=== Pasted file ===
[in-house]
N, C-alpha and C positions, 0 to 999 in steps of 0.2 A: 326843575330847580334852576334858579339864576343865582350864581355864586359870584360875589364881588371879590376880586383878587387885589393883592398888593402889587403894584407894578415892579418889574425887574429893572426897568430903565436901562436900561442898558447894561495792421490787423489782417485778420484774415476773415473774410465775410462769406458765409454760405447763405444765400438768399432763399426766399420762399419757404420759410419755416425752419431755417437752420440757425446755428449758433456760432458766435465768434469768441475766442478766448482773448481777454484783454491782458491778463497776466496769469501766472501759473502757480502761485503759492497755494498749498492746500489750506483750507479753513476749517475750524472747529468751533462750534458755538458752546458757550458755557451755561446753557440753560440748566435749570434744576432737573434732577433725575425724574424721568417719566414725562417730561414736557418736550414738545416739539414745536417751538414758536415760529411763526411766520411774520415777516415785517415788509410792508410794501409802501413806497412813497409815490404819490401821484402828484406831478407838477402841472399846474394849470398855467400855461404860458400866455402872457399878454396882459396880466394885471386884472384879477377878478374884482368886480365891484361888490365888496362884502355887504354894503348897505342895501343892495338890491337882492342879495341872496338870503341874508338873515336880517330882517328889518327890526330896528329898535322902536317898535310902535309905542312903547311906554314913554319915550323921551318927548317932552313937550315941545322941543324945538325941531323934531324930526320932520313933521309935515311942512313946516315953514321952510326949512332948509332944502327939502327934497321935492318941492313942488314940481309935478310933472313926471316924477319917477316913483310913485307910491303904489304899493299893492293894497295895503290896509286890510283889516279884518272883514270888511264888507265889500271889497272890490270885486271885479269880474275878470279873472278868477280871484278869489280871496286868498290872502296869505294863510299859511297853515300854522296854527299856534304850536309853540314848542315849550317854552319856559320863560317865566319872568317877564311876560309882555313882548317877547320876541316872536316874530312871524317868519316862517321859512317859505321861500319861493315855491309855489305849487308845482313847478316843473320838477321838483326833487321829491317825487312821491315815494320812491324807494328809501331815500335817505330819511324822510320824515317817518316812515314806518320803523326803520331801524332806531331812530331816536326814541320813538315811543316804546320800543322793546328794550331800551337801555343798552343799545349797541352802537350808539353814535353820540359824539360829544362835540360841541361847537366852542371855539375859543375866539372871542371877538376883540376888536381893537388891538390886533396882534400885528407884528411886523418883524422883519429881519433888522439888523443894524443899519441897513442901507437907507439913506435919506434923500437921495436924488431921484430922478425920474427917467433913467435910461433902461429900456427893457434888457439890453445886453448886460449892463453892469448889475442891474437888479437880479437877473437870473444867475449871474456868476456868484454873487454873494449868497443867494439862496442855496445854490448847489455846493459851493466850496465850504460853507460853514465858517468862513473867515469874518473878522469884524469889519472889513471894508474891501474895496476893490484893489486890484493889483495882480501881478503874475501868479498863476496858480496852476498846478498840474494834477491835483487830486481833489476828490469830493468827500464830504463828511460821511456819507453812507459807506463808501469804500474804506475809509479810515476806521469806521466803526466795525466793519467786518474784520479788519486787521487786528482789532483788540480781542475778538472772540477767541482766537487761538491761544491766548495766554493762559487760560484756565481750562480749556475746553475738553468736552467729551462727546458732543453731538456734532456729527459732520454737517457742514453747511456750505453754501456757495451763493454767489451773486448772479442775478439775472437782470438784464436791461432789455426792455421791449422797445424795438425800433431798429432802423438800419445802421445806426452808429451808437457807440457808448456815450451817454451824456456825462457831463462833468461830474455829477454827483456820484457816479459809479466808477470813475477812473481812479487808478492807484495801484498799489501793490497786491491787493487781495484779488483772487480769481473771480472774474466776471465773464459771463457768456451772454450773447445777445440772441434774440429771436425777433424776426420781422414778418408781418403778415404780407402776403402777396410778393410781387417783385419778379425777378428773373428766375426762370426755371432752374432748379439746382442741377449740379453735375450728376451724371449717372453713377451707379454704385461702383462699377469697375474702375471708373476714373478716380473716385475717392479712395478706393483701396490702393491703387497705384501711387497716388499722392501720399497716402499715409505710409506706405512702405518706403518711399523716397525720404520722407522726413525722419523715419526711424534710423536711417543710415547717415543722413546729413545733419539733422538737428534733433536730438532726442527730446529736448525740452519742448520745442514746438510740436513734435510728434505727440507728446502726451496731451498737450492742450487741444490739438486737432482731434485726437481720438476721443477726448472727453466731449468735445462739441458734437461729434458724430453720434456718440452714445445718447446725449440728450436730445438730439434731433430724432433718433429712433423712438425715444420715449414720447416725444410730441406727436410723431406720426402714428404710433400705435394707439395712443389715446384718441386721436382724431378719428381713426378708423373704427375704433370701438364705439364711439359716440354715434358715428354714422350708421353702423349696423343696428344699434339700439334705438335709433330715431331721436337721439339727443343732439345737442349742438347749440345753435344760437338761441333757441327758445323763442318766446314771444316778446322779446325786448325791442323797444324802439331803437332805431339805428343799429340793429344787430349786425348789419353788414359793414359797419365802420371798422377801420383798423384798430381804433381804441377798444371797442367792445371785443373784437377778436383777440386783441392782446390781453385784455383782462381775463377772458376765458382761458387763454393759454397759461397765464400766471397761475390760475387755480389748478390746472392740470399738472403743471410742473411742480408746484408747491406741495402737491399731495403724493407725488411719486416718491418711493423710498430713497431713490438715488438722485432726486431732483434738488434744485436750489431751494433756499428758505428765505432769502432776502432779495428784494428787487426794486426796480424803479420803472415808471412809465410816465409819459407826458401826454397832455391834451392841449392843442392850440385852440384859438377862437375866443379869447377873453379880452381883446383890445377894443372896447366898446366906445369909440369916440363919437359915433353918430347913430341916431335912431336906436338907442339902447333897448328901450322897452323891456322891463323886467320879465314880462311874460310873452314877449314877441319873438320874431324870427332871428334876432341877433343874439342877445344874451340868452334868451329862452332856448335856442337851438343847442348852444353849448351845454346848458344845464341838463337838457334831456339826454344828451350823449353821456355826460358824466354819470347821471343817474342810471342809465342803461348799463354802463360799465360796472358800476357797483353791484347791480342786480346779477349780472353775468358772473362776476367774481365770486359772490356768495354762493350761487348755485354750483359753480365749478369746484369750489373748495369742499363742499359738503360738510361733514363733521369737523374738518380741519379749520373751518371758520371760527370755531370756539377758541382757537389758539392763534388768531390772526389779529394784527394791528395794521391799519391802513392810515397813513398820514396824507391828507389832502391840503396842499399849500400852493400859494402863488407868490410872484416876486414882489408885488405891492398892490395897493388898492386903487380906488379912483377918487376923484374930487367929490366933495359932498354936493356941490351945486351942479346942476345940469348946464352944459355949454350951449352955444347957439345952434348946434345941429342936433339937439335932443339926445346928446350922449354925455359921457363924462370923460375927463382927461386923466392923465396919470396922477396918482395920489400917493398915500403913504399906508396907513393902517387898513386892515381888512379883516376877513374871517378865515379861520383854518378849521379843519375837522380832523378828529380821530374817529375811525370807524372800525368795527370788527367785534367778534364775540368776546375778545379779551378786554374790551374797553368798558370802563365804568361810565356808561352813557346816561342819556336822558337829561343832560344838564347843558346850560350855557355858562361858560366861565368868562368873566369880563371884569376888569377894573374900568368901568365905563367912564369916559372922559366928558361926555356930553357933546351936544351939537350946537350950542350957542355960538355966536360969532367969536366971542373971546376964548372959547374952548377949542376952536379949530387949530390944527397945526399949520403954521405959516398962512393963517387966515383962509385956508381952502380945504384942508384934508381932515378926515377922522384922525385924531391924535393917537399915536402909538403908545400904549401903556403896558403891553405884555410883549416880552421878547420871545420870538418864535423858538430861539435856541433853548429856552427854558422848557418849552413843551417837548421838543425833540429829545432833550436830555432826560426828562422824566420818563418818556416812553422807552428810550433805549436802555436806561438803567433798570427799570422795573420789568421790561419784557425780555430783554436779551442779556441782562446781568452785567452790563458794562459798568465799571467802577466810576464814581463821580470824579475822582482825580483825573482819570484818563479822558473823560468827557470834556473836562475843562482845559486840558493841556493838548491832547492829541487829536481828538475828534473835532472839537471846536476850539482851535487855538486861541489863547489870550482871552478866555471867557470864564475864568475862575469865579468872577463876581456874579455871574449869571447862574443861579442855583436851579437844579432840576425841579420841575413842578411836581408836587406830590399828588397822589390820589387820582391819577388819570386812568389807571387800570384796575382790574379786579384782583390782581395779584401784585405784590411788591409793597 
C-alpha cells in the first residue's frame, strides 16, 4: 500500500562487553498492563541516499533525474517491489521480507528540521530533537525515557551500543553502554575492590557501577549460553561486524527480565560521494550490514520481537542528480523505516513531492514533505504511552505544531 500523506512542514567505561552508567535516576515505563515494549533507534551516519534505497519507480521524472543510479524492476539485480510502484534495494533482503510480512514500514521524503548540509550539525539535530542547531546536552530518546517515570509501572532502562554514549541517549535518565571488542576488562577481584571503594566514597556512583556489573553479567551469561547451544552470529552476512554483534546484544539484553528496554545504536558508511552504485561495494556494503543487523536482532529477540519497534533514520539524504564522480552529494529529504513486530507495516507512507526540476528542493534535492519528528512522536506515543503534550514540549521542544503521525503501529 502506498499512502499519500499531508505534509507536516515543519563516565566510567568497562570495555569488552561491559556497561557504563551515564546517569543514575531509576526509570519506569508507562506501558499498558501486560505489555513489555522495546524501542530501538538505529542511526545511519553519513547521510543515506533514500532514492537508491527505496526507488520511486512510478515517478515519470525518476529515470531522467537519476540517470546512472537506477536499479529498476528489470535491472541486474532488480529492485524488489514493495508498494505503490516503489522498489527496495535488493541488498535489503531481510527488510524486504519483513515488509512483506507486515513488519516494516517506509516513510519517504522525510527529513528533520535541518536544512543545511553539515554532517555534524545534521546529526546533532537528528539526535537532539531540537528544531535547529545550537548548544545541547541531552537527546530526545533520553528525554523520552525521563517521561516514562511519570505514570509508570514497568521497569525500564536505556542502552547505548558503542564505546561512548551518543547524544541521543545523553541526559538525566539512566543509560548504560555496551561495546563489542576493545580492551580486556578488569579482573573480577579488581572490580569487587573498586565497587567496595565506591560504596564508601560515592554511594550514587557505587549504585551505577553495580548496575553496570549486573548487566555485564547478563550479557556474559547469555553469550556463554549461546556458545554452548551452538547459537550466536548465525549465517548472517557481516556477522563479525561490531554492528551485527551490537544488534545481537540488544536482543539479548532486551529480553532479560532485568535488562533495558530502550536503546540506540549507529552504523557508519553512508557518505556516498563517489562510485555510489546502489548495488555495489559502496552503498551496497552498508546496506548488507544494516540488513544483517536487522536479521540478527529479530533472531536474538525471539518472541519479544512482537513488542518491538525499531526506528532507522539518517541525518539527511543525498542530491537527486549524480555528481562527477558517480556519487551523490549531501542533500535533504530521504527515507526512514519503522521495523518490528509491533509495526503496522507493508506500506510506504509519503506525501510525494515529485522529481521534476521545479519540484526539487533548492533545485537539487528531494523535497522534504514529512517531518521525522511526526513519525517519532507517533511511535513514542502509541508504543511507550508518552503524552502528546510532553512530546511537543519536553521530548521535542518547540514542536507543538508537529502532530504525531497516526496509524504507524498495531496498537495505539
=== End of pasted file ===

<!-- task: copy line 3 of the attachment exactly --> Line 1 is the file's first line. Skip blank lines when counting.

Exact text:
C-alpha cells in the first residue's frame, strides 16, 4: 500500500562487553498492563541516499533525474517491489521480507528540521530533537525515557551500543553502554575492590557501577549460553561486524527480565560521494550490514520481537542528480523505516513531492514533505504511552505544531 500523506512542514567505561552508567535516576515505563515494549533507534551516519534505497519507480521524472543510479524492476539485480510502484534495494533482503510480512514500514521524503548540509550539525539535530542547531546536552530518546517515570509501572532502562554514549541517549535518565571488542576488562577481584571503594566514597556512583556489573553479567551469561547451544552470529552476512554483534546484544539484553528496554545504536558508511552504485561495494556494503543487523536482532529477540519497534533514520539524504564522480552529494529529504513486530507495516507512507526540476528542493534535492519528528512522536506515543503534550514540549521542544503521525503501529 502506498499512502499519500499531508505534509507536516515543519563516565566510567568497562570495555569488552561491559556497561557504563551515564546517569543514575531509576526509570519506569508507562506501558499498558501486560505489555513489555522495546524501542530501538538505529542511526545511519553519513547521510543515506533514500532514492537508491527505496526507488520511486512510478515517478515519470525518476529515470531522467537519476540517470546512472537506477536499479529498476528489470535491472541486474532488480529492485524488489514493495508498494505503490516503489522498489527496495535488493541488498535489503531481510527488510524486504519483513515488509512483506507486515513488519516494516517506509516513510519517504522525510527529513528533520535541518536544512543545511553539515554532517555534524545534521546529526546533532537528528539526535537532539531540537528544531535547529545550537548548544545541547541531552537527546530526545533520553528525554523520552525521563517521561516514562511519570505514570509508570514497568521497569525500564536505556542502552547505548558503542564505546561512548551518543547524544541521543545523553541526559538525566539512566543509560548504560555496551561495546563489542576493545580492551580486556578488569579482573573480577579488581572490580569487587573498586565497587567496595565506591560504596564508601560515592554511594550514587557505587549504585551505577553495580548496575553496570549486573548487566555485564547478563550479557556474559547469555553469550556463554549461546556458545554452548551452538547459537550466536548465525549465517548472517557481516556477522563479525561490531554492528551485527551490537544488534545481537540488544536482543539479548532486551529480553532479560532485568535488562533495558530502550536503546540506540549507529552504523557508519553512508557518505556516498563517489562510485555510489546502489548495488555495489559502496552503498551496497552498508546496506548488507544494516540488513544483517536487522536479521540478527529479530533472531536474538525471539518472541519479544512482537513488542518491538525499531526506528532507522539518517541525518539527511543525498542530491537527486549524480555528481562527477558517480556519487551523490549531501542533500535533504530521504527515507526512514519503522521495523518490528509491533509495526503496522507493508506500506510506504509519503506525501510525494515529485522529481521534476521545479519540484526539487533548492533545485537539487528531494523535497522534504514529512517531518521525522511526526513519525517519532507517533511511535513514542502509541508504543511507550508518552503524552502528546510532553512530546511537543519536553521530548521535542518547540514542536507543538508537529502532530504525531497516526496509524504507524498495531496498537495505539